Thursday’s bomb exploded near a checkpoint across the road from the bus station hit by the April 14 blast, according to the Associated Press, and just days before Abuja hosts scores of world leaders, philanthropists and business leaders arrive for the World Economic Forum on Africa.
The violent extremist group, Boko Haram, claimed responsibility for the April bombing – part of a five-year terror campaign to install Islamic sharia law in the predominantly Muslim parts of Africa’s most populous nation. There’s no word on any group claiming credit for the latest blast.
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Train Attack in India
A young woman was killed and several other people injured Thursday (May 1) when two blasts rocked a train in the south Indian city of Chennai.
The bombings come in the middle of India’s on-going general election, but officials can’t say if the two are related, the BBC reported. The incident happened minutes after the express train from Bangalore in southern India to the northeastern city of Guwahati arrived in the Chennai station.
Investigators said Chennai might not have been the target since the train was running an hour and a half late, according to the New York Times.
In April, another bomb ripped through a railway car parked at a station in southwestern Pakistan, killing at least 13 people. The blast in the town of Sibi also wounded 35 people, the Associated Press reported.
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Chinese President Xi Jinping is calling for “decisive actions” against what he termed “terrorist attacks” following a deadly blast Wednesday (April 30) in a railway station in far Western China.
Xi was winding up a four-day visit to the restive region of Xinjiang when the attack occurred. Local police said three people were killed and 79 were injured when attackers used knives and detonated explosives at a railway station in the city of Urumqi, according to the BBC.
Officials believe two of the dead were the attackers, the Associated Press reported. It was the third attack in seven months by what officials call Xinjiang extremists, the AP said.
Officials in Beijing have blamed such attacks on separatists from the mainly Muslim Uighur minority who number about nine million. The Uighurs have complained for years about political, religious and cultural repression by the Chinese government in Xinjiang.
In March, 150 people were injured and 29 were killed in an attack at a Kunming train station by several men armed with long knives. Chinese officials blamed Uighurs for that attack.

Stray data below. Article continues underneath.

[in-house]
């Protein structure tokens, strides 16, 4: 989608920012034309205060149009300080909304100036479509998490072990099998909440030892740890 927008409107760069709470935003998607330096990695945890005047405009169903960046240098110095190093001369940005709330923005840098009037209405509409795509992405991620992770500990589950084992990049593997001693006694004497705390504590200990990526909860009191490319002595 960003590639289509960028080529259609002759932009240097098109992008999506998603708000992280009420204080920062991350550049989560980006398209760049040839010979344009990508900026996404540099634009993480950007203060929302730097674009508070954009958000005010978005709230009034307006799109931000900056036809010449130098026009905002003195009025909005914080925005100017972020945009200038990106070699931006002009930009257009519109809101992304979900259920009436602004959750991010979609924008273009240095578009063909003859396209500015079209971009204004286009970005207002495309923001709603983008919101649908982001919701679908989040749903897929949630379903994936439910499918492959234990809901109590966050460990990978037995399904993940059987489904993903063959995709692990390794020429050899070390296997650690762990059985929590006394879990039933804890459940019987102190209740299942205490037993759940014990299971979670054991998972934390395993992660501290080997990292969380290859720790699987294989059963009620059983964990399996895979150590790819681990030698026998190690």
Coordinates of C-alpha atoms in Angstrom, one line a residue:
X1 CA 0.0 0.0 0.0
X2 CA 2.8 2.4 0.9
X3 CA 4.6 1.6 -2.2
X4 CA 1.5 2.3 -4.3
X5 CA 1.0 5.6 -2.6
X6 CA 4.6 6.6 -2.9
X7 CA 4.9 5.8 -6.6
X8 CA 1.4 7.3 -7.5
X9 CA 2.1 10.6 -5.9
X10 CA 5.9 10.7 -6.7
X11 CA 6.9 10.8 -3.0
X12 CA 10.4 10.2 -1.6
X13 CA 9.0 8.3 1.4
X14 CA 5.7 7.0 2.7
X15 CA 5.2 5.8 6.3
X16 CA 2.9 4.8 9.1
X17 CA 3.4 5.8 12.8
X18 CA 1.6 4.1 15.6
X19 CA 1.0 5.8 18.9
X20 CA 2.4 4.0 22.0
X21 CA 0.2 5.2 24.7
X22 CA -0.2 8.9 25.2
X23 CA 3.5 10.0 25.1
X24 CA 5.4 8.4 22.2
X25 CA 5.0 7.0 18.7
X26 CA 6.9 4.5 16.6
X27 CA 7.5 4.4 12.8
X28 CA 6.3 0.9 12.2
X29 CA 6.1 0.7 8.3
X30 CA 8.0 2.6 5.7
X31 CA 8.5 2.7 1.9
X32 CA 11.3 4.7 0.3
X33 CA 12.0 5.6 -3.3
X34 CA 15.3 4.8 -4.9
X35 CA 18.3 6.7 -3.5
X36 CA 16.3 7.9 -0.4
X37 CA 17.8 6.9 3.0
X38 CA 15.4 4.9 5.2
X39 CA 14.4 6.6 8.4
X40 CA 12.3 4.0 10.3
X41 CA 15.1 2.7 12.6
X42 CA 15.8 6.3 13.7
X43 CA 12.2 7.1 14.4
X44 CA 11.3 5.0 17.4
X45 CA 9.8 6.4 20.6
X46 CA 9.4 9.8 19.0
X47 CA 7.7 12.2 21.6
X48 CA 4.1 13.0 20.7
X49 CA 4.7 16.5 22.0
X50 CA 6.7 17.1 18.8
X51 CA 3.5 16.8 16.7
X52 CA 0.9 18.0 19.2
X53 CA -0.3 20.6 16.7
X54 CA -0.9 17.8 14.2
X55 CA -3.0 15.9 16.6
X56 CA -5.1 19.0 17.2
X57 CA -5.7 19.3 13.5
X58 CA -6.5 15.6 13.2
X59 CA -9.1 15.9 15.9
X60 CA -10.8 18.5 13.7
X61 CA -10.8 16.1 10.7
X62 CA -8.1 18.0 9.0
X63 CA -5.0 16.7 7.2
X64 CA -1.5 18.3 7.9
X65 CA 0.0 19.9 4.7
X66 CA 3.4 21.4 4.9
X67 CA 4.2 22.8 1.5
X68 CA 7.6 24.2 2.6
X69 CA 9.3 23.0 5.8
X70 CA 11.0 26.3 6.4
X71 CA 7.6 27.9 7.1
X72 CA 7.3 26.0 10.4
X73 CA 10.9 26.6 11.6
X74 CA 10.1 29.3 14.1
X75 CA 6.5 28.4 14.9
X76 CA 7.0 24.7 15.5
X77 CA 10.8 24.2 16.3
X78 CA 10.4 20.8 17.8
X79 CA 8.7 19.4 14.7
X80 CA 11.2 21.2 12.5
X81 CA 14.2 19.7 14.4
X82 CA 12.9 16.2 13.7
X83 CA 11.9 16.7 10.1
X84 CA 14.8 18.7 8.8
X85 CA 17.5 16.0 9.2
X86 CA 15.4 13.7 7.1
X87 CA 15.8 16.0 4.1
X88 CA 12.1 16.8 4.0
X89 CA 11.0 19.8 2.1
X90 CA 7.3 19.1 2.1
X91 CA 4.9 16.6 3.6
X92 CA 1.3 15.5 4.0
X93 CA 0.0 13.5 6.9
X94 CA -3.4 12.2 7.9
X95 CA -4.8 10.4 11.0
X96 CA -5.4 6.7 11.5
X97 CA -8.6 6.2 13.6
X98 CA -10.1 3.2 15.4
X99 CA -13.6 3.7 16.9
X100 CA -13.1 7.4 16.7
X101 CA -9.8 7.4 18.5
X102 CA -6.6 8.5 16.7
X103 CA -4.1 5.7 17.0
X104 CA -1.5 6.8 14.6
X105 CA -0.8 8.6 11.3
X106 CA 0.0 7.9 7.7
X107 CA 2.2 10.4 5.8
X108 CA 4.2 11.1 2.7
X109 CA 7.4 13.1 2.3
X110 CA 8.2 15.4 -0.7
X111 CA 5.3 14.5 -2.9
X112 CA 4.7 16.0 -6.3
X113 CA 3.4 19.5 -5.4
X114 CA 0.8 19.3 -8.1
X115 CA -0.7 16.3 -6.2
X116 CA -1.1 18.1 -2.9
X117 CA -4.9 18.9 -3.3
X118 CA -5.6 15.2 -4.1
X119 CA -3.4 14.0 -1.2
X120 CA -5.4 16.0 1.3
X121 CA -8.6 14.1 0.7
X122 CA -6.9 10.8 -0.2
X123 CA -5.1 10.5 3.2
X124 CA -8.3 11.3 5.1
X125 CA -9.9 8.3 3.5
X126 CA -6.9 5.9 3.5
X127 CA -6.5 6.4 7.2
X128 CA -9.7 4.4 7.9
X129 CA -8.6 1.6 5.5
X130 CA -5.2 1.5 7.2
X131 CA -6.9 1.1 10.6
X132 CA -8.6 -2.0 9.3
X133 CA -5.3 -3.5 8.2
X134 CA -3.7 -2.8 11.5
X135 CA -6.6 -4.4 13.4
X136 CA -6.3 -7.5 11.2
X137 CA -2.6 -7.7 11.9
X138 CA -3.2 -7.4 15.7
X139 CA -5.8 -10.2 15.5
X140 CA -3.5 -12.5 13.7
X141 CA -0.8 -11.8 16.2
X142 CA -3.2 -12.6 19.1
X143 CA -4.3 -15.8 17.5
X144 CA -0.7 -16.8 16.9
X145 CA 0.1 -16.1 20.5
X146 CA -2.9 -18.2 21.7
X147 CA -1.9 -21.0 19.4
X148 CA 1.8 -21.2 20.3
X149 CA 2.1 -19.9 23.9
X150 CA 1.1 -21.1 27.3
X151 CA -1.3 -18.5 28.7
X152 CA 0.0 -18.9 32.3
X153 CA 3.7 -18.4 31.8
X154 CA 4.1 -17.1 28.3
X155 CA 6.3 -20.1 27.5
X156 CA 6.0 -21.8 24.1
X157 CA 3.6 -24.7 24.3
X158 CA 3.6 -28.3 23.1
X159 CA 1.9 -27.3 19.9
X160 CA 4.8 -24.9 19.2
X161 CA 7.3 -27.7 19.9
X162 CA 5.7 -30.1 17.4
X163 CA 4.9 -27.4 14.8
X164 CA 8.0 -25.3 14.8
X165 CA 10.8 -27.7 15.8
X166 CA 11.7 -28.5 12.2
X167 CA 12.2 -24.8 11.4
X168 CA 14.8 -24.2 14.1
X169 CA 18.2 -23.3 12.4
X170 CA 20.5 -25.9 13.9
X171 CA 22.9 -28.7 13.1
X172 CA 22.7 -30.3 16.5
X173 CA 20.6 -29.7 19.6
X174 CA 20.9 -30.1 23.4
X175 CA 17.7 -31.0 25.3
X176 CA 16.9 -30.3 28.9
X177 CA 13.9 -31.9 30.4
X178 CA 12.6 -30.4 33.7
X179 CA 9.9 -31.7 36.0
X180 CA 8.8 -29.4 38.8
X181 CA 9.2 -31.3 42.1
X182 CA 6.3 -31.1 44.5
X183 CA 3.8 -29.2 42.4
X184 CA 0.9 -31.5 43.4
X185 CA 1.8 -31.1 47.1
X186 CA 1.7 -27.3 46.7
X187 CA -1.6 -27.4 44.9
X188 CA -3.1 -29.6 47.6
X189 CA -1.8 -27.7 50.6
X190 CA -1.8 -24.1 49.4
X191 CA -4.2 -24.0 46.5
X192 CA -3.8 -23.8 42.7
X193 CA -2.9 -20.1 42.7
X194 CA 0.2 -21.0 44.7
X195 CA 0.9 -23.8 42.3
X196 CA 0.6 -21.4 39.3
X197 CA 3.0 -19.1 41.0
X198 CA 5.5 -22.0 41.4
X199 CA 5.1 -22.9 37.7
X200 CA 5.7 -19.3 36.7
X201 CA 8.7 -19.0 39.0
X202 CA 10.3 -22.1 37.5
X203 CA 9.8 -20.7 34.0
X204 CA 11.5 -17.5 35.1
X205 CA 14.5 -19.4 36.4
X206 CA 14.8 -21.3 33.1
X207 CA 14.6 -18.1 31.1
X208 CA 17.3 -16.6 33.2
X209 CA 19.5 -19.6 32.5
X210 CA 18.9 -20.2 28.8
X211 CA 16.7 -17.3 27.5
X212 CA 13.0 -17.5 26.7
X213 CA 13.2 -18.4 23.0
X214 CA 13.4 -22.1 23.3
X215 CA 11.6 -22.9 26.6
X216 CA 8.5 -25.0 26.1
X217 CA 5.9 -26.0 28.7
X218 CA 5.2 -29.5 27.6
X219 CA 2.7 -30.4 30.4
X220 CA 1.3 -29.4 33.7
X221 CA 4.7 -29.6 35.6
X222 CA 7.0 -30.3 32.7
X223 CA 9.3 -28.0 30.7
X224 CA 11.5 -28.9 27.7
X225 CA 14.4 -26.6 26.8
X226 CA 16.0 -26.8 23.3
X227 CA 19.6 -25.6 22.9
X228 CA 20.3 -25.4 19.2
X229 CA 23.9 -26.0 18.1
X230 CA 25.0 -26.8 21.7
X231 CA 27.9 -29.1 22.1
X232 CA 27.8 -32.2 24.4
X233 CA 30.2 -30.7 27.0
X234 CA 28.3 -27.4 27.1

Stopping the Madness
United Nations officials say they found hundreds of bodies piled up after an attack by rebels in South Sudan last week. A year ago in Mali, a rebellion by desert nomads reignited when Tuareg separatists who had fought as mercenaries for Muammar Qaddafi returned home with heavy weapons looted from Libya’s armories after the strongman’s fall.
All over the continent, from the Horn of Africa to the Sahel, conflict has erupted. National governments and international agencies are trying to head off future violence in Africa – and elsewhere around the world – through a multilateral treaty to regulate the $70 billion to $85 billion international conventional arms business.
The Arms Trade Treaty was overwhelmingly approved by the United Nations General Assembly in April 2013 and nearly 120 countries have signed the treaty. But the pact will only go into effect when 50 countries ratify the treaty. So far, only 31 have done so.
Treaty signatories have included some big arms exporters like the United States, Brazil and Sweden but others like Russia and China have not. And while more than 20 African countries have signed the treaty, only two – Mali and Nigeria – have ratified it.
The ATT regulates the international trade in conventional arms, from small arms to battle tanks, combat aircraft and warships. The treaty’s aim is to foster peace and security by thwarting uncontrolled destabilizing arms flows to conflict regions — like Africa. “It will prevent human rights abusers and violators of the law of war from being supplied with arms. And it will help keep warlords, pirates, and gangs from acquiring these deadly tools,” according to the United Nations Office of Disarmament Affairs.
At a gathering hosted by the Center for Strategic and International Studies (CSIS), a Washington think tank, on Wednesday (April 23) government experts on Africa and arms controls said signing and ratifying the treaty wasn’t enough to stop the flow of small arms like machine guns, grenades, mortars and rocket launchers.
“The ATT is not a solution in itself. It’s a tool,” said Thomas Countryman, assistant secretary of State for International Security and Nonproliferation, adding that it was important for individual governments to get control of “international transfers and national stockpiles of weapons” whether they were held by the military, local militias or demobilized rebel groups.
He said that securing weapons stockpiles was an area where the United States could help struggling countries. The State Department’s Bureau of Political and Military Affairs has helped countries like Niger, Burundi and Angola secure stockpiles or destroy old munitions. Since 2001, in Africa alone, 250,000 small weapons have been destroyed and 350,000 have been marked with unique serial numbers with U.S. assistance to maintain inventory controls of military and police arsenals and help track missing or stolen weapons.
Raymond Gilpin, dean of the Africa Center for Strategic Studies at the National Defense University, agreed, saying the treaty is “by no means a silver bullet.”
He noted that in some explosions of violence in Africa like the Rwanda genocide of 1994, “machetes can be as deadly or more deadly” than firearms. One of the basic problems in controlling the movement of arms – legal and illegal – in Africa is the lack of basic data: Just how many guns does a government own? Who has control of them? “Most African countries don’t have a baseline for tracking weapons,” Gilpin said.
He made several recommendations for closing the gap including public/private partnerships to make the supply chain more transparent and “muscular international diplomacy” with countries that aid and abet weapons trafficking.